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The shaky legacy of Don Knotts

The late comedian is seldom mentioned along with the all-time greats, but the five-time Emmy winner will be honored Sunday with a panel discussion and film screening.

September 11, 2009|Christopher Smith

From the waist up, Don Knotts was perhaps the perfect assembly of male imperfections.

His high forehead, perched above a worried, wrinkly brow, set off his trademark googly eyes, ever-ready to pop out in alarm at whatever misfortune came his way. Below the eyes, his recessed chin tapered into a longish neck that highlighted a bulgy Adam's apple that Knotts worked up and down in synchronized tandem with petrified double-takes or facial tremors. Out of his mouth came a quavery, yet squalling tenor voice, shrilly sounding in disbelief at the latest unfair turn of events that threatened his well being.

In other words, he was unmistakable.

Still the staying power of Knotts, compared with other indelible American comics, seems a bit on the wane. A tribute Sunday in Santa Monica featuring a guest panel and screening of two of his films from the late '60s is aimed at reaffirming the reputation of the gifted physical comic who died in 2006.

"I think Don is really underrated," says Larry Karaszewski, co-screenwriter of "Ed Wood" and "The People vs. Larry Flynt," who is chairing the panel discussion about the late comedian. "In the '60s, there's a gap from Jerry Lewis to Woody Allen, and I think Don fills it."

At 5 feet 6 1/2 inches and maybe 140 pounds after a big meal, Knotts was the national definition of "nerd" before the word even existed. But his physical failings are what provided him with a foundation for his comedic impact.

In the early years of television, on "The Steve Allen Show," he found a reference point for his ungainly appearance: fear. In skits of the time, he was the unprepared weatherman or fidgety man-in-the-street interviewee, invariably petrified at appearing on camera.

But it was "The Andy Griffith Show," starting in 1960, that supplied Knotts with the final ingredient he needed -- a character. His run for five years as a series regular playing Barney Fife, the clueless deputy sheriff, provided an episodic context for Knotts' tics. An unauthoritative authority figure -- whose boss Andy allowed him to carry a gun, but only if he kept his lone bullet tucked away safely in his shirt pocket -- Barney's professional bluster and bravado were usually undone by personal ineptitude.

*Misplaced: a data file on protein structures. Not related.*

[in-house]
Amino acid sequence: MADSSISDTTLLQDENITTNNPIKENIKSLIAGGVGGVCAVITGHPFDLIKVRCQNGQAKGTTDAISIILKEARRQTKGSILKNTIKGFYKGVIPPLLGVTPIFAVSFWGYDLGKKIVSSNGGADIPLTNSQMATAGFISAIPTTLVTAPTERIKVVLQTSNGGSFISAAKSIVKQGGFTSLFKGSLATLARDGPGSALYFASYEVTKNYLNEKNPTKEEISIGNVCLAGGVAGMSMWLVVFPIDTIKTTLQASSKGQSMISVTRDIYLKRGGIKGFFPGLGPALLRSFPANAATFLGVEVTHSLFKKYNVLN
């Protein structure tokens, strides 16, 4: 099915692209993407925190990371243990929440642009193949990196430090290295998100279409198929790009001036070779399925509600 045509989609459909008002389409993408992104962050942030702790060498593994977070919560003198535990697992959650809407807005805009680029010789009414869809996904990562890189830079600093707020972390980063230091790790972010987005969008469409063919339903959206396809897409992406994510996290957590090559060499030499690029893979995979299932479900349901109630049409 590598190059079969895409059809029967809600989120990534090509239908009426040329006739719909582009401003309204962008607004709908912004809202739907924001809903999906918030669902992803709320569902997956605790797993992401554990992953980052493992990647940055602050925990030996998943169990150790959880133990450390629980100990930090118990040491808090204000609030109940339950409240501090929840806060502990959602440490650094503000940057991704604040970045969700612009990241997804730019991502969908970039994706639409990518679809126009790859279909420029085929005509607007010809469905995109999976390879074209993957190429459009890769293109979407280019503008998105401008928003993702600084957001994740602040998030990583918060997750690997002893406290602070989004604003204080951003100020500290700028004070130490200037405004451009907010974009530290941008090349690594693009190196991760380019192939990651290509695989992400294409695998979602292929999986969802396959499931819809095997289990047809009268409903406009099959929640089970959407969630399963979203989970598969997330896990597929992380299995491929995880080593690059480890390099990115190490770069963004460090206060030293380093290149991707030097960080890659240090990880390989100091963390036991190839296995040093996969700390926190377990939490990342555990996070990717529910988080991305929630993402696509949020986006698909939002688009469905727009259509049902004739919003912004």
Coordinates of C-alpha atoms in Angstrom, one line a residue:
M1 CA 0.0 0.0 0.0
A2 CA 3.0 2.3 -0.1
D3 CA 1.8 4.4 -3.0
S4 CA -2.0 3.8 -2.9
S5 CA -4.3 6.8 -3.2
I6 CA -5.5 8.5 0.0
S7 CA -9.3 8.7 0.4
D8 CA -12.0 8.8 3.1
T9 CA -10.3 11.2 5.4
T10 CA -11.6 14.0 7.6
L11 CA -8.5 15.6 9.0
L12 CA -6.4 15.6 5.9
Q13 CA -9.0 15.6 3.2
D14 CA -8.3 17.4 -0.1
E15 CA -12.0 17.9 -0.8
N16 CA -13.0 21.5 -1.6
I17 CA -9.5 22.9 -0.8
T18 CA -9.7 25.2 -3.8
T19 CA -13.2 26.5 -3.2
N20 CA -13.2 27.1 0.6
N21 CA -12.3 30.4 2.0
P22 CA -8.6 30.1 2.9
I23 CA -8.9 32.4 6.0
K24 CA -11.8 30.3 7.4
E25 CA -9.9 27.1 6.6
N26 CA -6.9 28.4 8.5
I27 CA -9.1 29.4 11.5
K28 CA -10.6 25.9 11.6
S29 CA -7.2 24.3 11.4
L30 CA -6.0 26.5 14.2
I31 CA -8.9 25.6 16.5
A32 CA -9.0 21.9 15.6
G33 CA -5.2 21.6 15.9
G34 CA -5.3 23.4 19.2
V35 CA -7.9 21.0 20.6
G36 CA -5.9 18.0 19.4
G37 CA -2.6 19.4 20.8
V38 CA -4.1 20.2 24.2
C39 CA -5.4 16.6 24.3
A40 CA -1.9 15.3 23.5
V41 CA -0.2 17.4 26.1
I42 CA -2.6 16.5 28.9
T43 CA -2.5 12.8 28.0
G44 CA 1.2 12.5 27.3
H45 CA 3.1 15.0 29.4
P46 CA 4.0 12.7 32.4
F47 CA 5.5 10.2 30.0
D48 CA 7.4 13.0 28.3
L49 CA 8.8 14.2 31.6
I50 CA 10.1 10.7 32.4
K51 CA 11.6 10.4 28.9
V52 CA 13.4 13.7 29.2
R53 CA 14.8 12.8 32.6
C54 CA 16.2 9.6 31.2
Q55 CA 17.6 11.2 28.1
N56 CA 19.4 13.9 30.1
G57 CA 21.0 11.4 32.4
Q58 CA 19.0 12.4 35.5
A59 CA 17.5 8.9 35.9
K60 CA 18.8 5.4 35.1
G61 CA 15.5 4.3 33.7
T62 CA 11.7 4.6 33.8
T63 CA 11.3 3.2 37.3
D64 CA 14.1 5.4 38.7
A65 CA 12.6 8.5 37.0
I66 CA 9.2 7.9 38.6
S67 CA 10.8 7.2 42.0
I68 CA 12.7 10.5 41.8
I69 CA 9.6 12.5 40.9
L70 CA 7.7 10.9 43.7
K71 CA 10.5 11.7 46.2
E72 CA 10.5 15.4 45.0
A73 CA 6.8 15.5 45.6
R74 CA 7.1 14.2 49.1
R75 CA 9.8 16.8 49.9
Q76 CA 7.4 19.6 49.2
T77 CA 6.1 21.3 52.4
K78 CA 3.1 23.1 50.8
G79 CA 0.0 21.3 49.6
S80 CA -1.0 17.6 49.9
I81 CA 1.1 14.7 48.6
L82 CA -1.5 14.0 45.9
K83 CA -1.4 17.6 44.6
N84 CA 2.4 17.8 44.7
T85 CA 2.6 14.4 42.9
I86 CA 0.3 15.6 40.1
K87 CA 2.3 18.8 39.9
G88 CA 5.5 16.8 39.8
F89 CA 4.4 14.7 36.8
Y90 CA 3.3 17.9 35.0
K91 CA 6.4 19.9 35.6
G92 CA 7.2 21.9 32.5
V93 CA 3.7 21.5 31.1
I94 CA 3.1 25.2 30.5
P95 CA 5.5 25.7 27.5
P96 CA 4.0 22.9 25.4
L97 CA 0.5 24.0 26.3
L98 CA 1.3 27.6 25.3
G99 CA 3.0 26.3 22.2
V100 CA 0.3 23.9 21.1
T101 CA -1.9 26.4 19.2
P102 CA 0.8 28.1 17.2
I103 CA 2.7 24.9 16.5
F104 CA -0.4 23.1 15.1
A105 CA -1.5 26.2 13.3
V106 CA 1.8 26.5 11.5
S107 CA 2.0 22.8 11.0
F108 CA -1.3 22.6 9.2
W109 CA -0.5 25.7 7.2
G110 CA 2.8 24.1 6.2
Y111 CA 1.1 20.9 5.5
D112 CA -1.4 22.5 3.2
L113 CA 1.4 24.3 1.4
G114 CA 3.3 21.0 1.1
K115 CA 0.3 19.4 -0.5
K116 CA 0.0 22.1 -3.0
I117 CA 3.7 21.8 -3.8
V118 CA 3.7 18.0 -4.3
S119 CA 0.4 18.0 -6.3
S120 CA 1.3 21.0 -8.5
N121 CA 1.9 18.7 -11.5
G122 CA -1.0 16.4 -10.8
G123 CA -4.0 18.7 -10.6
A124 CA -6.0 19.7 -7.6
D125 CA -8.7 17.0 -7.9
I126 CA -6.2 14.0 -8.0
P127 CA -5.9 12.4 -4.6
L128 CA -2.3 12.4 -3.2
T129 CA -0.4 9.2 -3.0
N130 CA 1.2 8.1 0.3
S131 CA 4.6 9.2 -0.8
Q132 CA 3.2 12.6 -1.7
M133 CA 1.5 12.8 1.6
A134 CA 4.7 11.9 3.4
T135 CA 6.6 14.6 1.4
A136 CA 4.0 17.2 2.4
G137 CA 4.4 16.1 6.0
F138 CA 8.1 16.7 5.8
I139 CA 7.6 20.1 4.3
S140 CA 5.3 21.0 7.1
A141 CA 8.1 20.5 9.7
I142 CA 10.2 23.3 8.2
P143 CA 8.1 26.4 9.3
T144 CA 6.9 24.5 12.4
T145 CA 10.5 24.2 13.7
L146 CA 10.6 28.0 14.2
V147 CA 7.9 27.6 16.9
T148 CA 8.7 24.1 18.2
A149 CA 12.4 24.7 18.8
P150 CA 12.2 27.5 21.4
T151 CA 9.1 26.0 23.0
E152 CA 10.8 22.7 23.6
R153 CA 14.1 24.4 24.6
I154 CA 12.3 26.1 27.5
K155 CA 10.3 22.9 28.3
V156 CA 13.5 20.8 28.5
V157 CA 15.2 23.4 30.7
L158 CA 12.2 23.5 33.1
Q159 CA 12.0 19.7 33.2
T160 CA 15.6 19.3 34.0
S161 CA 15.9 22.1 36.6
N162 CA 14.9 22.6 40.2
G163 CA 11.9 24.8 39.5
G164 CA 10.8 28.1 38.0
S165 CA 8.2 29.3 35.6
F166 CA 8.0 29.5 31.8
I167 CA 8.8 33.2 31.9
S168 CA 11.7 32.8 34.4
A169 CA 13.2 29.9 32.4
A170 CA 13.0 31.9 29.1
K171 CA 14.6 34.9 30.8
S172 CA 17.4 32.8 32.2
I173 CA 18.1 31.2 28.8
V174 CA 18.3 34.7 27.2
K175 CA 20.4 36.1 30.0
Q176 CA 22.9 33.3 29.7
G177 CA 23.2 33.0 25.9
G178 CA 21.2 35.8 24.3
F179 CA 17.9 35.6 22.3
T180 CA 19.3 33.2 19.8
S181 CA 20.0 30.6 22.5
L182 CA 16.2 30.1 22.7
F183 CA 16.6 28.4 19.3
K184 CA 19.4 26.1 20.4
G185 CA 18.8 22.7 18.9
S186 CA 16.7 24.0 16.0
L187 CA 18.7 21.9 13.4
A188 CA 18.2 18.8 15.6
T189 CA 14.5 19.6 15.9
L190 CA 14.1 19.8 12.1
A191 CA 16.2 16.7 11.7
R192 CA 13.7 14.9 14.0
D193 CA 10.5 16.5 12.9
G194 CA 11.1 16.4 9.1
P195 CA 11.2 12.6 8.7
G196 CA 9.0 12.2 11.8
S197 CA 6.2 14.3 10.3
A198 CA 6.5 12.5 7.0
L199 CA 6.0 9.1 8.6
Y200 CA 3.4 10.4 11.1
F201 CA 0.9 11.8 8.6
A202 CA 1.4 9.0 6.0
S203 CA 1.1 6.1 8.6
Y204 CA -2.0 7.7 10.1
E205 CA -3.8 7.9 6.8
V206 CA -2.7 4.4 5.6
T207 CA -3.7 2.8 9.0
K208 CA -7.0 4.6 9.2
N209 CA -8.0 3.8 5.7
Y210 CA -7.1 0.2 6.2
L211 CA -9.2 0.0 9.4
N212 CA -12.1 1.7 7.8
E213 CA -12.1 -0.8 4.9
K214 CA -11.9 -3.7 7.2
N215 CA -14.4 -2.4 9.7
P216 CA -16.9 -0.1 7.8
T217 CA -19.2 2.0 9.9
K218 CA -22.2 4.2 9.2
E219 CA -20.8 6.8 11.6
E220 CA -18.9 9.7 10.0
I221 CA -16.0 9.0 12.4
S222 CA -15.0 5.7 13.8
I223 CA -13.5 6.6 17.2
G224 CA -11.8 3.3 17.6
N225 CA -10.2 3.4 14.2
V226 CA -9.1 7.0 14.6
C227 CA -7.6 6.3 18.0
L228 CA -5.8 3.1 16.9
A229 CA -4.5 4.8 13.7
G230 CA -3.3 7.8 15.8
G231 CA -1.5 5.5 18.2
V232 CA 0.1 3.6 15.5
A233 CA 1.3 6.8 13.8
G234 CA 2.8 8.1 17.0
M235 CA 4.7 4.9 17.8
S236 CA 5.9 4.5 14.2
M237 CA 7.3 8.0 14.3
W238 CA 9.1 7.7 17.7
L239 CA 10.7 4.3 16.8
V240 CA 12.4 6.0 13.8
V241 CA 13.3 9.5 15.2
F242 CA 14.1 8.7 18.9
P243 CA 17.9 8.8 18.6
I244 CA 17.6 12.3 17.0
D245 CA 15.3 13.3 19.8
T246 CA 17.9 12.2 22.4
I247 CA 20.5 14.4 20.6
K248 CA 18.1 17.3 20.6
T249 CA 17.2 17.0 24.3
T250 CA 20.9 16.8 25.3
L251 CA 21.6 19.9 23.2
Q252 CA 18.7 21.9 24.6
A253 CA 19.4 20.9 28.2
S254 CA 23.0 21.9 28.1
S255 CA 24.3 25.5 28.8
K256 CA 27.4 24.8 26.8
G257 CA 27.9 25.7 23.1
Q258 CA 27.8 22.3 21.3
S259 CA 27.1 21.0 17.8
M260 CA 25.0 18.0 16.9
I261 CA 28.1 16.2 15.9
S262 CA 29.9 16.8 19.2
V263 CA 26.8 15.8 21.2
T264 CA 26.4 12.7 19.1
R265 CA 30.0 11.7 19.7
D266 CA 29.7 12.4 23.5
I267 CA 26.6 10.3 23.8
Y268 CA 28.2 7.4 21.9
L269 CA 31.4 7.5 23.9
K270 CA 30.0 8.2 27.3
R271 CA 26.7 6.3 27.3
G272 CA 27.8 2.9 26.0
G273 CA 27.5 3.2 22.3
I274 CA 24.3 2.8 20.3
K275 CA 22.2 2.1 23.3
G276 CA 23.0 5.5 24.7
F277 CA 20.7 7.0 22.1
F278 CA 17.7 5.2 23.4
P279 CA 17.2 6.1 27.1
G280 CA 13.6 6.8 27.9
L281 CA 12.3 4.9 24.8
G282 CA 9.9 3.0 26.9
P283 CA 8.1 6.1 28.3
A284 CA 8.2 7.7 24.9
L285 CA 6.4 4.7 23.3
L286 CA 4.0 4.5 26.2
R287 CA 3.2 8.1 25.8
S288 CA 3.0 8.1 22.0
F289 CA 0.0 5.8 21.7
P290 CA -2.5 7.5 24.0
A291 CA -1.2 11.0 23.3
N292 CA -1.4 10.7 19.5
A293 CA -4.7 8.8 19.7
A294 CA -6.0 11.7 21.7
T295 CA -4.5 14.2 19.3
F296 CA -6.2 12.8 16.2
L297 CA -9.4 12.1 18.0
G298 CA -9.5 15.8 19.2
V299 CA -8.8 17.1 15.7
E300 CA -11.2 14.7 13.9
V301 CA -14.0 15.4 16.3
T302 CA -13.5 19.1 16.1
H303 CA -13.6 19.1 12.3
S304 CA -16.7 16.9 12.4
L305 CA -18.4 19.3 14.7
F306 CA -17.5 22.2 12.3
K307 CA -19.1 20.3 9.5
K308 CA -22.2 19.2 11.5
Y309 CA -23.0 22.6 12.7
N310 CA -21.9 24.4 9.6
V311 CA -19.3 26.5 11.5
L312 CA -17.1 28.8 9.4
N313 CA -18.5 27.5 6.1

In assessing Barney's essence, fellow TV comic Tim Conway concluded: "He's the confident acting guy who has no business being confident."

What saved Barney Fife, and elevated Knotts to lovability, was the setting of Mayberry, scripted as a bucolic backwater where all the characters were accepted but never judged for their shortcomings. Enveloped by the town's down home and unworldly neighborliness, Barney Fife could be an inept yet lovable bumbler without being painted as the ultimate pariah of American life then and now: a loser.

Knotts' bravura performances are easily accessed, with TV Land and KDOC Channel 56 airing episodes through the week (tip: focus on the black and white episodes from 1960-65 before Knotts leaves the show.). For an immediate fix, search TVLand.com for an episode from the third season called "The Cow Thief" that shows off a multitude of Knotts' Barneyisms.

Knotts won five Emmys and parlayed his success into a series of starring roles in family films. His fame in the late '60s was at such a height that these movies were marketed with posters including just his face, wearing some disaster-struck expression, and a deprecatory adjective in the title, like "The Shakiest Gun in the West" or "The Reluctant Astronaut." Audiences could count on going to "The Ghost and Mr. Chicken" knowing Knotts wouldn't be playing the ghost.

That 1966 movie is one of two being screened Sunday. The plot contrivances are designed to get Knotts into a haunted house and keep him there for awhile; Karaszewski sees it as a showcase for Knott's expressions and moves.

" 'Ghost' is Don at his most physical, a lot of classic over-reacting to scary stuff," says Karaszewski, who likes it as a comedy, but also as an effective, if tame, horror movie. "For instance, the four or five times he backs into something he whips around and starts karate chopping in front of him, like he's going to take down the tree or whatever it is."

As in most of his roles, Knotts isn't a chicken when it comes to his initial willingness to face danger. After all, he volunteers to go into the haunted house or, in "The Reluctant Astronaut," fly into space. It's just that his characters never quite think through the implications of their fleeting bursts of bravery, and Knotts' sudden, terrified awareness of his own limitations is where the fun comes from.

Sunday's other screener is "The Love God?," a flop in 1969 but a movie Karaszewski says plays well today. Here circumstances transform Knotts into a controversial if a bit oblivious '60s sexual icon: "Think of a cross between Hugh Hefner and Austin Powers," says Karaszewski.

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